One of the joys of building this website is hearing from other modellers from other countries in the world.
Ian Dolinski of Australia is one such modeller who sent me a fascinating email about his experiments with electronic speed control. I've seen radio control with larger G scale trains, but not in smaller scales such as HO or N scale. Ian followed up his email with photos and a short video clip. I found this so interesting I promised to give Ian his own page so he could explain it to you for himself.
"The ESC has variable forward and reverse and are usually used in model cars, but they are usually only 9.6v. This one is good for 20vdc at 20amps continuous.
It plugs into any radio receiver used for model cars, planes, boats, etc. I use a Hitec Optic 6 channel transmitter and a Hitec micro receiver in 36mhz.
However, I am changing to a 2.4ghz module as micro receivers for 2.4ghz are a quarter of the size for 36mhz.
The ESC works by producing pulses to a motor, (pulse width modulation) (pwm). The ESC also has a battery eliminator circuit (bec) that powers the receiver from your main power battery or you can power from the track. Two wires from the ESC plug into the power source, two go to the motor and the three wire lead plugs into your normal radio receiver.
I am using channel two. I had the ESC especially built for an HO scale train to also be able to handle 20vdc. Here's the original test train setup.
The locomotive and tender needed new wiring.
The photos give an idea of the size of the components. As I am only using a little four wheel loco that has very little room to put anything in, I routed the left and right pickup wires to a full wave bridge rectifier in the wagon. There is a second full wave bridge rectifier in the wagon to pick power up from the wagon.
Here you see how the components fit into the wagon (tender).
These photos are of the ESC and the controller components. [If space is really tight components could be mounted in a closed wagon permanently coupled to the engine.]
In the centre stick position on the transmitter no power is supplied to the motor. Move the stick forward a little and it starts to supply power to the motor making the train creep off very slowly. Move the stick more and the train goes a little faster. Same for reverse. Simply move the stick backwards from the centre position and the train will start to reverse. How fast depends on how far you move the stick.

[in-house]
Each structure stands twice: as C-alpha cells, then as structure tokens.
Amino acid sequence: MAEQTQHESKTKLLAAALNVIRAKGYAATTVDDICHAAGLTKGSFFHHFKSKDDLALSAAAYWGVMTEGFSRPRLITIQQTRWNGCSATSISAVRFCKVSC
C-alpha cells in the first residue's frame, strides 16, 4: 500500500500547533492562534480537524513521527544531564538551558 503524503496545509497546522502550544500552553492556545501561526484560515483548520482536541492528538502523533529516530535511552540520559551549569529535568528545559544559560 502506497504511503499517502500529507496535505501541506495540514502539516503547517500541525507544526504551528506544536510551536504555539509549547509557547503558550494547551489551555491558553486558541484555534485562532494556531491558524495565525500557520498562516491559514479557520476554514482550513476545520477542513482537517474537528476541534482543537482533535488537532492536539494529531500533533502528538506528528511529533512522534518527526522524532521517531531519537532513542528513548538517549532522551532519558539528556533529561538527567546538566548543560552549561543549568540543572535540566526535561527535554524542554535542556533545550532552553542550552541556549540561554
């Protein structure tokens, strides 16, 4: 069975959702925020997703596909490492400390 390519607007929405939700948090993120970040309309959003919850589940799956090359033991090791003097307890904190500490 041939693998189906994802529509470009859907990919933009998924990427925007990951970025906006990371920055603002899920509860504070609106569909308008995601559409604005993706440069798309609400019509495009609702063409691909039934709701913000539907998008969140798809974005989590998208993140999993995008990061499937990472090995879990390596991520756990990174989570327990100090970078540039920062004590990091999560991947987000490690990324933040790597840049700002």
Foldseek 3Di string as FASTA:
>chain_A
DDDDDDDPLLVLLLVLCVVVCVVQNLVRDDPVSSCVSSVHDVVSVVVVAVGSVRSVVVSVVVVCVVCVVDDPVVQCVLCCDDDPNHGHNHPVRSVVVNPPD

For track powered dc like HO scale, I use two non-powered sections of track so my train can cross over to a reverse polarity without shorting. The non-powered isolation blocks are designed to stop the shorting between the wheels on the engine and wagon as it crosses over into a reverse polarity situation. The measurements of the blocks are designed to cover N scale trains and HO scale trains.
I am not sure about wheel spacings for 00 (4 mm) scale trains but I think the isolation block measurements will cover them too.
I have tried my block measurements on an Athearn three-axle with twin bogies and on a two-axle four wheel loco which has a carriage with electronics in a wagon and they both worked perfectfly with this block spacing. Between the two-axle spacings and loco lengths I reckon I would have covered the shortest and longest axle spacings. The original train was made of bits found out in the rubbish. It looks digustingly ugly but it was beautiful to see it working. My train goes whereever I want it to without all that complicated stuff.
For garden trains (G scale) I would recommend batteries and this would be even better than track power.
One other point: I discussed with the man who made me the esc the use of super capacitors instead of batteries as they are a lot smaller and more powerful but, unfortunately, very, very, very expensive at this stage. They are coming down in price so this might be something to consider in the future. For example, a 15v supercapacitor 3 years ago (2008) was over $200(AUD). Now they are down to around $50 (AUD). After all, a capacitor is only a battery and a battery is only a capacitor."
Ian sent a few other photos, one of a bridge he is building and an overview of his "bare bones" layout used for this electronic speed control testing.
Ian sent me a couple of pdfs explaining his work in more detail. They explain his new set up and a few other things including what he calls the MIB Block.
This is simply an isolation block split into five separate sections and you use two of these as on his track layout.
Ian says he has spent two years working on the measurements and various setups. There's a pdf of how to set up the isolation blocks for a triangular (wye) turnout as well.
All of the turnouts can be permanently powered in these configuration. Here are the pdfs. You need Adobe Reader to open them. This is free from Adobe on the Internet if you don't have it:
If you would like to contact Ian for more information and to discuss his project, his email is email@example.com.
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